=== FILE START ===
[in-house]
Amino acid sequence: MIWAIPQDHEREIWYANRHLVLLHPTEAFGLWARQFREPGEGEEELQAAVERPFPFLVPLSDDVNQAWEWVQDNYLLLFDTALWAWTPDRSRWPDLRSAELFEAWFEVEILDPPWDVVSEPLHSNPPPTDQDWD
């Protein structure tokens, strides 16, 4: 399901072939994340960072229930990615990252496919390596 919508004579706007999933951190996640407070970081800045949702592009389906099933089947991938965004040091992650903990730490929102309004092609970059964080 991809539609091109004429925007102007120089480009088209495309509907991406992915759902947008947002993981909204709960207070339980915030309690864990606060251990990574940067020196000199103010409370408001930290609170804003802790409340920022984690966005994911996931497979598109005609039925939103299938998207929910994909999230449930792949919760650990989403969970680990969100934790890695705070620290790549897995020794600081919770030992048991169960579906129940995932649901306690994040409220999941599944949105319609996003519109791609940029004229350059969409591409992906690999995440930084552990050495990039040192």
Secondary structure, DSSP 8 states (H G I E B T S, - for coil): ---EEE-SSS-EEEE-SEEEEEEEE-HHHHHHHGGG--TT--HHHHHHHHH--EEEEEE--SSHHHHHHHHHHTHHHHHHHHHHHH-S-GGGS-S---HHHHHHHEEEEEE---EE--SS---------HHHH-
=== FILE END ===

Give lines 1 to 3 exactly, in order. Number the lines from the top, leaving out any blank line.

[in-house]
Amino acid sequence: MIWAIPQDHEREIWYANRHLVLLHPTEAFGLWARQFREPGEGEEELQAAVERPFPFLVPLSDDVNQAWEWVQDNYLLLFDTALWAWTPDRSRWPDLRSAELFEAWFEVEILDPPWDVVSEPLHSNPPPTDQDWD
């Protein structure tokens, strides 16, 4: 399901072939994340960072229930990615990252496919390596 919508004579706007999933951190996640407070970081800045949702592009389906099933089947991938965004040091992650903990730490929102309004092609970059964080 991809539609091109004429925007102007120089480009088209495309509907991406992915759902947008947002993981909204709960207070339980915030309690864990606060251990990574940067020196000199103010409370408001930290609170804003802790409340920022984690966005994911996931497979598109005609039925939103299938998207929910994909999230449930792949919760650990989403969970680990969100934790890695705070620290790549897995020794600081919770030992048991169960579906129940995932649901306690994040409220999941599944949105319609996003519109791609940029004229350059969409591409992906690999995440930084552990050495990039040192």